The excitation force measurements as well as their Welch power spectral density are represented in Fig. 3. It can be seen that the frequencies between 0 and 350 Hz are dominant. The raw measurements such as strains (µε) and accelerations (g) for a typical dataset are shown in Fig. 4. The magnitude of these measurements both for FE and LRLB in group I are higher than other groups. In addition, strain magnitudes measured in 4R+4TC group for FE were among the lowest between groups. However, to investigate whether the intensity is critical or not, statistical tests were performed as described in the following section. Fig. 5 shows the frequency response functions (FRF) for the excitation loads and acceleration responses. The uncertainties and variability in these specimens are high due to nonlinearities in hard-soft tissue of the spine. The peak resonance frequencies and damping ratios over the frequencies range were estimated using "modalfrf" and "modalfit" functions in MATLAB.
3.1 Statistical results of the resonance frequencies, damping ratios and absolute maximum strains
The statistical data for the three groups are summarized in Fig. 6 and Table 1. The statistical analysis demonstrated that the most significant differences concern resonance frequencies (RFs) and absolute maximum strains (AMS) (p < .05). For the FE motion, damping ratios at mod II are not different between groups (F = .112, p = .894). For the LRLB motion, there are also no significant differences between the groups' parameters such as 1st (F =.441, p = .644) and 2nd damping ratio (F = 1.029, p = .361).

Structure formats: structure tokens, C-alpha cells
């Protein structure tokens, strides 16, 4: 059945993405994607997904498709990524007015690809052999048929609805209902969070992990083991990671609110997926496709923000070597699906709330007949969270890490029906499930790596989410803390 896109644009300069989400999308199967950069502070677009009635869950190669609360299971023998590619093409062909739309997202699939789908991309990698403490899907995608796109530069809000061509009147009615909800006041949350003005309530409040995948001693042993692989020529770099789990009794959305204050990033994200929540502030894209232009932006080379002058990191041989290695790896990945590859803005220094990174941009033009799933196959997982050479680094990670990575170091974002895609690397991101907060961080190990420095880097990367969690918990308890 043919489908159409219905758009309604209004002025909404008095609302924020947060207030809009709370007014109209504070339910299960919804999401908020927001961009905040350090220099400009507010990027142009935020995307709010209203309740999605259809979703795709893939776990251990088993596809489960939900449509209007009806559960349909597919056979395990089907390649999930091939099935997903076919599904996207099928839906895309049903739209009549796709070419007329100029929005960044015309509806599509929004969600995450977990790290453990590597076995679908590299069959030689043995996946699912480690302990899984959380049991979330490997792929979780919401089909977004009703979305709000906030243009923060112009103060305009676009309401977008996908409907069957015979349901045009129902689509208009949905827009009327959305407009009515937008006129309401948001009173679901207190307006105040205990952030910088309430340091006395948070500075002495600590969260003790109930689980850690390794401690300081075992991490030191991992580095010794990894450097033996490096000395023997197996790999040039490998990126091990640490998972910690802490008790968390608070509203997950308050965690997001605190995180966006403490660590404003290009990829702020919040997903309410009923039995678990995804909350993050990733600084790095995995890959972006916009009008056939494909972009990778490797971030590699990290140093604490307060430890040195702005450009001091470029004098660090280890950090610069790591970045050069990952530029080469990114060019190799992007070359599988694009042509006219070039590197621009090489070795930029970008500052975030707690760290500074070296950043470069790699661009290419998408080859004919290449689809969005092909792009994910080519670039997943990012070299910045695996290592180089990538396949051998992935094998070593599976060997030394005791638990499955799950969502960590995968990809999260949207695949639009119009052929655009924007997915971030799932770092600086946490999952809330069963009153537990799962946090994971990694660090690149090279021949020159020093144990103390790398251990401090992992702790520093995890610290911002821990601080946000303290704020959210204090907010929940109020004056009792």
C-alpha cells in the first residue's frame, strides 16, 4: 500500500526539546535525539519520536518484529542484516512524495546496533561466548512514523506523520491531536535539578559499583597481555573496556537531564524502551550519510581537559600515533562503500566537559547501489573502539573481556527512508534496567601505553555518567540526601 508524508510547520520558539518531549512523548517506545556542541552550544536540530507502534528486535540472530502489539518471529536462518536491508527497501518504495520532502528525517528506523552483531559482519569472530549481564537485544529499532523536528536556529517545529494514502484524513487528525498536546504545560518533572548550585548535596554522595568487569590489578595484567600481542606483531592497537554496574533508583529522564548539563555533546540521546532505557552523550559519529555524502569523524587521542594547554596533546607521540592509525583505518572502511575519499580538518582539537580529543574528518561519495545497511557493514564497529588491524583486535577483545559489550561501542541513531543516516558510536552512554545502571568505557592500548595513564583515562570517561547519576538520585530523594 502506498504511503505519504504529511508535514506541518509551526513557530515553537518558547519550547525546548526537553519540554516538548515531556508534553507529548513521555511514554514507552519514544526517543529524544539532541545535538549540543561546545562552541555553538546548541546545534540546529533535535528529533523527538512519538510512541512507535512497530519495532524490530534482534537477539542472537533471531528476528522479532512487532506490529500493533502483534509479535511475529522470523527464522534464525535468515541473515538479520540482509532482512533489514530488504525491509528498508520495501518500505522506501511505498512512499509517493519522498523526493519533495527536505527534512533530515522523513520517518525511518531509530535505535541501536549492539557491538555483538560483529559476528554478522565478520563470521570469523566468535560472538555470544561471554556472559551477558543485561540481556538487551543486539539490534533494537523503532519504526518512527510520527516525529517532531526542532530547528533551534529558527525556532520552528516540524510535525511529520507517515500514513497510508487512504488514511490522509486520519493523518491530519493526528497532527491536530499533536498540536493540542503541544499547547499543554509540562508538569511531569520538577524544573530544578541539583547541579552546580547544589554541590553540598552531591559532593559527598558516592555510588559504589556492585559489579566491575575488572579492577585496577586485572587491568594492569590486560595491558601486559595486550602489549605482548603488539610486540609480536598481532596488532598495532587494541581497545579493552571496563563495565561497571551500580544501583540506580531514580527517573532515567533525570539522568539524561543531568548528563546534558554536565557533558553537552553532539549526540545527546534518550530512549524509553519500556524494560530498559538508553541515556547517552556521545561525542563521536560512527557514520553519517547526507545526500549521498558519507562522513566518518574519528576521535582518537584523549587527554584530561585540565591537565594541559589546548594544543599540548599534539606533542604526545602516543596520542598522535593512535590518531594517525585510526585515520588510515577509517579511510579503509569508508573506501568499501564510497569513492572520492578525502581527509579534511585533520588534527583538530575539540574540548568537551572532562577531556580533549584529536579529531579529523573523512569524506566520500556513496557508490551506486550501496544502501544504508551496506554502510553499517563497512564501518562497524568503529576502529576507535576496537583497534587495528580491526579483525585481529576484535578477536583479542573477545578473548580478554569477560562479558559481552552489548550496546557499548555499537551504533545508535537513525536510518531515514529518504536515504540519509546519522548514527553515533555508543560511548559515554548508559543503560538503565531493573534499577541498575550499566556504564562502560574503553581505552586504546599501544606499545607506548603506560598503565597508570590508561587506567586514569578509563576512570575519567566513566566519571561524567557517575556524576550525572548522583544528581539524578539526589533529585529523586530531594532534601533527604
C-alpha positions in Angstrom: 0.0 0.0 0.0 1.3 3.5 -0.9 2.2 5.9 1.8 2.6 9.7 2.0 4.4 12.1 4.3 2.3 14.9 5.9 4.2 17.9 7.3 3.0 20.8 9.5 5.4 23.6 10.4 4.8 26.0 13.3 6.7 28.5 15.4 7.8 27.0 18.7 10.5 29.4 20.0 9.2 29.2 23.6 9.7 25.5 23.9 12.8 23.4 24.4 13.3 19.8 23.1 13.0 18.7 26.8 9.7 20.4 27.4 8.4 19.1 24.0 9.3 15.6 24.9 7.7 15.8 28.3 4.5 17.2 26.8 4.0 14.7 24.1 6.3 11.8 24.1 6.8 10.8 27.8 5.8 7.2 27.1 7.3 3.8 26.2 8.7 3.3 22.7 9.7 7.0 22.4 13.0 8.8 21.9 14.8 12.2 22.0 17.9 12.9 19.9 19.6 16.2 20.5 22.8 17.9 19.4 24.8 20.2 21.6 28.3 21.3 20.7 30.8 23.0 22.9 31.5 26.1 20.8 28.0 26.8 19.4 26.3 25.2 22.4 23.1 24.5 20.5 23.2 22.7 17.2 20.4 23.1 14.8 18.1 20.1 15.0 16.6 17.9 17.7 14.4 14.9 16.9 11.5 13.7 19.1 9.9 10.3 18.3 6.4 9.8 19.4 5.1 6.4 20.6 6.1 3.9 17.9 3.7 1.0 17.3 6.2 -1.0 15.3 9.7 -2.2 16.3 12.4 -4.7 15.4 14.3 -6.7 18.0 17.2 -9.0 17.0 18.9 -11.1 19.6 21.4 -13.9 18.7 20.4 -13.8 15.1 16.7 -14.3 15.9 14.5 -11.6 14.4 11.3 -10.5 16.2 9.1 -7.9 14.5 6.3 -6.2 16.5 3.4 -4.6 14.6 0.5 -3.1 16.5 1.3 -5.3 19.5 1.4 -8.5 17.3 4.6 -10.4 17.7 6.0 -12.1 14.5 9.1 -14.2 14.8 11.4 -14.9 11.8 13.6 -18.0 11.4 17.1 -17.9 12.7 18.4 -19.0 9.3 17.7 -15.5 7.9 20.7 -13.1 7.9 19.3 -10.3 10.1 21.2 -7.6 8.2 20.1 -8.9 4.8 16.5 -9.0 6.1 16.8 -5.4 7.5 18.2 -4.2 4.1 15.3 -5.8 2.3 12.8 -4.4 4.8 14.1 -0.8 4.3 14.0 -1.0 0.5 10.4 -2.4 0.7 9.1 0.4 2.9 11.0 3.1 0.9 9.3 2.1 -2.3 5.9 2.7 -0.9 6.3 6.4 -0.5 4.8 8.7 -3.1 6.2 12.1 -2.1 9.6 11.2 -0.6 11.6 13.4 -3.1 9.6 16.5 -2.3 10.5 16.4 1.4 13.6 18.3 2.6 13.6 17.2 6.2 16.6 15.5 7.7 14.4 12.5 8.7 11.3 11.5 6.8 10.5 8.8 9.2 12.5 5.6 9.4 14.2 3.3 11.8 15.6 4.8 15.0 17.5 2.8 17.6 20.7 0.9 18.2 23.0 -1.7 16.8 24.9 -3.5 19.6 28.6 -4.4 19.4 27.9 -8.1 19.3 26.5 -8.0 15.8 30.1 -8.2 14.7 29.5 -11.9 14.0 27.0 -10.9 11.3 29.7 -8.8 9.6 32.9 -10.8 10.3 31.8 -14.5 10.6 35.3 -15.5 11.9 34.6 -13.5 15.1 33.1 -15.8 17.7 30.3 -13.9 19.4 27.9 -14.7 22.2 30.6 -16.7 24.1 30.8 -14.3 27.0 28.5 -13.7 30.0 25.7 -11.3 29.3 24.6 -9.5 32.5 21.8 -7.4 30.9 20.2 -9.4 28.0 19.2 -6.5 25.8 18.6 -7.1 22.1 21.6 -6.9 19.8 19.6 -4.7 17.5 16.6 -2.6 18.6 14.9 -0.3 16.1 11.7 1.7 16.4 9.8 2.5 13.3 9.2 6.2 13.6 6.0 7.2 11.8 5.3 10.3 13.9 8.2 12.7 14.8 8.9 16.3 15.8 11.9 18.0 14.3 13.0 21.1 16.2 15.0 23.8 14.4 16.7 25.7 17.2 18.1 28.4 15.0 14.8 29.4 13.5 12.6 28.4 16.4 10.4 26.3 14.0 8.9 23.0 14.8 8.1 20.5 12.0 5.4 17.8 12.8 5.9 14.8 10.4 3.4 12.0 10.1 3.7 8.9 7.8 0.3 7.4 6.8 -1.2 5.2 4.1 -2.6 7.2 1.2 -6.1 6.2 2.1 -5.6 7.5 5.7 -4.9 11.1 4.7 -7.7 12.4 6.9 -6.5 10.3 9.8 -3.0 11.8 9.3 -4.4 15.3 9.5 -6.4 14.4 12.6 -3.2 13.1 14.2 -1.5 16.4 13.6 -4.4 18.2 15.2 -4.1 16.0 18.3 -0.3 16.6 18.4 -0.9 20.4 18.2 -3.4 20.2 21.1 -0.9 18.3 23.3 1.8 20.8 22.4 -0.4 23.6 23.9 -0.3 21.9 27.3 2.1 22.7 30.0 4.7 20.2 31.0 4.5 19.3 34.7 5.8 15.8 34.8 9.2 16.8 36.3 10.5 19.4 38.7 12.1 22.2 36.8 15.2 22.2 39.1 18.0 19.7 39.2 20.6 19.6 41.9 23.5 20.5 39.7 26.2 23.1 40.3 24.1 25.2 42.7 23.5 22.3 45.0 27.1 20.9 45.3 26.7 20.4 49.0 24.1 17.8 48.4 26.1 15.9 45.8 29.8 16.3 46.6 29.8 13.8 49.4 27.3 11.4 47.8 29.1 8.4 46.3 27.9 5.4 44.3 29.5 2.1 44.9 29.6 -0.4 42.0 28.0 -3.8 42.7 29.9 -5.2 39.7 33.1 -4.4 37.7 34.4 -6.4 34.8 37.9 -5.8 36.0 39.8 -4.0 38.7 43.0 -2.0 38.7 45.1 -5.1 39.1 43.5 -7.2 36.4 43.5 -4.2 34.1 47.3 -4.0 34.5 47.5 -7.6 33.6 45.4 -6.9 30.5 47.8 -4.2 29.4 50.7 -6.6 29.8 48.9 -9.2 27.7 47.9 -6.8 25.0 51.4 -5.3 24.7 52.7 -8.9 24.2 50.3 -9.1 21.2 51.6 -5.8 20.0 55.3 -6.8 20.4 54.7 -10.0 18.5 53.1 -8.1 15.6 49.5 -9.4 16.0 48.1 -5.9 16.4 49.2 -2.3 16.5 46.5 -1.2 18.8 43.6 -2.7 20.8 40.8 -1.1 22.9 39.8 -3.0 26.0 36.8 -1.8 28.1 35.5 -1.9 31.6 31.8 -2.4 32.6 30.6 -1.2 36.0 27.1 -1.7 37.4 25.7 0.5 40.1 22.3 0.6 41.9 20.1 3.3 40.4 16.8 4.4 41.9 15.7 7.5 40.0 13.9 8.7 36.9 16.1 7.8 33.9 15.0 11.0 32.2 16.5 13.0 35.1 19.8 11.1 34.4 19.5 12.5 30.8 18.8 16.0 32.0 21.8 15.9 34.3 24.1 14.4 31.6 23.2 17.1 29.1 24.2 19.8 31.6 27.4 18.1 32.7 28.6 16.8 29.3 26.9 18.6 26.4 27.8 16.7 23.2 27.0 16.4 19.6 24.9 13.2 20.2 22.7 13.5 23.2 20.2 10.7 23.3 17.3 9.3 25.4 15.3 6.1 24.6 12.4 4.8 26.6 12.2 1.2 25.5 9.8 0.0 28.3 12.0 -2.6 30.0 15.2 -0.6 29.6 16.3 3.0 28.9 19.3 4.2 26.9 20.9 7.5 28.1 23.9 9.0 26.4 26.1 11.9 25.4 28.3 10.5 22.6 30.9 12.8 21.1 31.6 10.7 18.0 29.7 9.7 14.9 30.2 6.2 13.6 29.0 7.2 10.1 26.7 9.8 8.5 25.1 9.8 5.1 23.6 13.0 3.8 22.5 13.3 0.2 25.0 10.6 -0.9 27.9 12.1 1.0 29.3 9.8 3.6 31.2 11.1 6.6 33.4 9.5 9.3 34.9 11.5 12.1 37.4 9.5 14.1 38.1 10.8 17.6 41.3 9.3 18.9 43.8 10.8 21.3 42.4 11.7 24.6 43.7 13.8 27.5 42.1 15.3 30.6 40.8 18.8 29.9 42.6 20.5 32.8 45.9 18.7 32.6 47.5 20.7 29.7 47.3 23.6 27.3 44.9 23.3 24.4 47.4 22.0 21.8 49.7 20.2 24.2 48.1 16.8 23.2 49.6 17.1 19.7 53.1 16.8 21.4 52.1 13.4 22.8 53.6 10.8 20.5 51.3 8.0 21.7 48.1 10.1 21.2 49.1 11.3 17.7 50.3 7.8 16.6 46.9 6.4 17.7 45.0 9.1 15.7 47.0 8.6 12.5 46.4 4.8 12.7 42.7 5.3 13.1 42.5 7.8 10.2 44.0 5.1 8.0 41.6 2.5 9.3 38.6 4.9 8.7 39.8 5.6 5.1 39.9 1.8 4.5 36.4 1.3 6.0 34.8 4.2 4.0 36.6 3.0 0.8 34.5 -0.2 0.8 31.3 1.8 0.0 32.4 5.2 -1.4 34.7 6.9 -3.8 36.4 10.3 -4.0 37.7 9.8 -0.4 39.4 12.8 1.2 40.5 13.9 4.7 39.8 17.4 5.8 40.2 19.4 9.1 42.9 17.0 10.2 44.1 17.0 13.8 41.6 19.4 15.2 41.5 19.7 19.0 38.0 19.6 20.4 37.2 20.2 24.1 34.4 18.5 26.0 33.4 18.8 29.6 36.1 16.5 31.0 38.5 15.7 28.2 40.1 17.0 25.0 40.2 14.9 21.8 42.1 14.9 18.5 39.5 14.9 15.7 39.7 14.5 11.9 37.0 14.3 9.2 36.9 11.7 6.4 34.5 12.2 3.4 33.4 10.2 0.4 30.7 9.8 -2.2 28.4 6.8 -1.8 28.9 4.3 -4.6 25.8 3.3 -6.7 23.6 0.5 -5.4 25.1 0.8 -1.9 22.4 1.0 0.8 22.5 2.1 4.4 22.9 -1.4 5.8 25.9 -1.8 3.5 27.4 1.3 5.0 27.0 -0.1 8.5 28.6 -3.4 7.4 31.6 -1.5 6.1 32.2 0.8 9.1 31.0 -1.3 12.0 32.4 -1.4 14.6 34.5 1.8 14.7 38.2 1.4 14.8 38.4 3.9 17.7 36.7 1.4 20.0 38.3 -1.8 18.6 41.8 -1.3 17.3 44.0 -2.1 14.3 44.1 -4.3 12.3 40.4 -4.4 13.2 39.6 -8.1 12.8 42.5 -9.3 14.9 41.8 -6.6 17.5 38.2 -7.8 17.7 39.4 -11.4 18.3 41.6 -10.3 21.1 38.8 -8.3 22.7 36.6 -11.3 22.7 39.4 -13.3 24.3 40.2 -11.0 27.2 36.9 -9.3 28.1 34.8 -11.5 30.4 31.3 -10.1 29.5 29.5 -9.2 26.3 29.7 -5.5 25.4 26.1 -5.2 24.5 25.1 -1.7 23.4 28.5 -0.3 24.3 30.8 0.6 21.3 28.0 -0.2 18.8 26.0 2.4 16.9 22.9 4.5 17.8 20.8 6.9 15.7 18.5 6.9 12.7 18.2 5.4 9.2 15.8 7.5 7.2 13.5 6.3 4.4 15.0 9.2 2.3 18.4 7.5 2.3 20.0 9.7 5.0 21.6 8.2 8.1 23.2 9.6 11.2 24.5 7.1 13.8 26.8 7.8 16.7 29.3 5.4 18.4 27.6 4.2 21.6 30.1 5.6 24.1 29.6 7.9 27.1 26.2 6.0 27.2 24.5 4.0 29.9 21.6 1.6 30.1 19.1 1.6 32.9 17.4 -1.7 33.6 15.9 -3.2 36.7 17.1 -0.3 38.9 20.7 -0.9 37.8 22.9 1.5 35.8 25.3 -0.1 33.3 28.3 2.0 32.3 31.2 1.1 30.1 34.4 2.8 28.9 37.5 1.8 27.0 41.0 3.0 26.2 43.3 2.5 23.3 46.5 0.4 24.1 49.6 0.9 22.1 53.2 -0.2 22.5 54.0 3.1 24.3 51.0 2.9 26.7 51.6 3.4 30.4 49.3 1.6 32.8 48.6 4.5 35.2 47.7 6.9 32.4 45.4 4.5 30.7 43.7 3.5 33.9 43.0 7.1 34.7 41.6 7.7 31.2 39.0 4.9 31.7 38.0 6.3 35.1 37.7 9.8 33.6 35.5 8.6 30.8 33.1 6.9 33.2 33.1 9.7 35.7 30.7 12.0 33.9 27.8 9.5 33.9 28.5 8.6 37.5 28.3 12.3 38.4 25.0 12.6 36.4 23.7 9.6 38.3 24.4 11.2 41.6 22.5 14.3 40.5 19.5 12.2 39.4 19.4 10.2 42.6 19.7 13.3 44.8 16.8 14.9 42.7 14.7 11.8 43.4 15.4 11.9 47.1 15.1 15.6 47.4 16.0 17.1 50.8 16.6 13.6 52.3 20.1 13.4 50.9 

Post-Hoc multi Tukey test was performed for multi comparison of groups. The details of the statistical analysis are given in Table 2-3. The results showed that RFs in the 2nd and 3rd groups are significantly higher than in the 1st group both for FE and LRLB motions. (p < .05). Compared with the 2R specimen, 4R+2TC and 4R+4TC constructs significantly increased the 1st RF in FE (17% and 18% improvement, respectively; both p <.05) and LRLB motion (11% and 24% improvement, respectively; both p < .05). In addition, 4R+2TC and 4R+4TC constructs significantly reduced AMS compared with 2R configuration for FE (80% and 92% reduction, respectively;both p < .05) and LRLB motion (77% and 85% reduction, respectively; both p < .05). Although the average 1st RF for FE motion in 4R+4TC construct is higher than 4R+2TC, there is no significant difference between them (p > .05). Furthermore, while the AMS in the 4R+4TC construct group is lower than in the 4R+2TC group, no significant differences were observed. These results suggest that the additional ARs involve a significant effect on dynamic response of the constructed spine compared with the standard 2R configuration. In addition, while the additional TCs improve the 1st RF in LRLB, they have not a similar significant involvement in FE motion.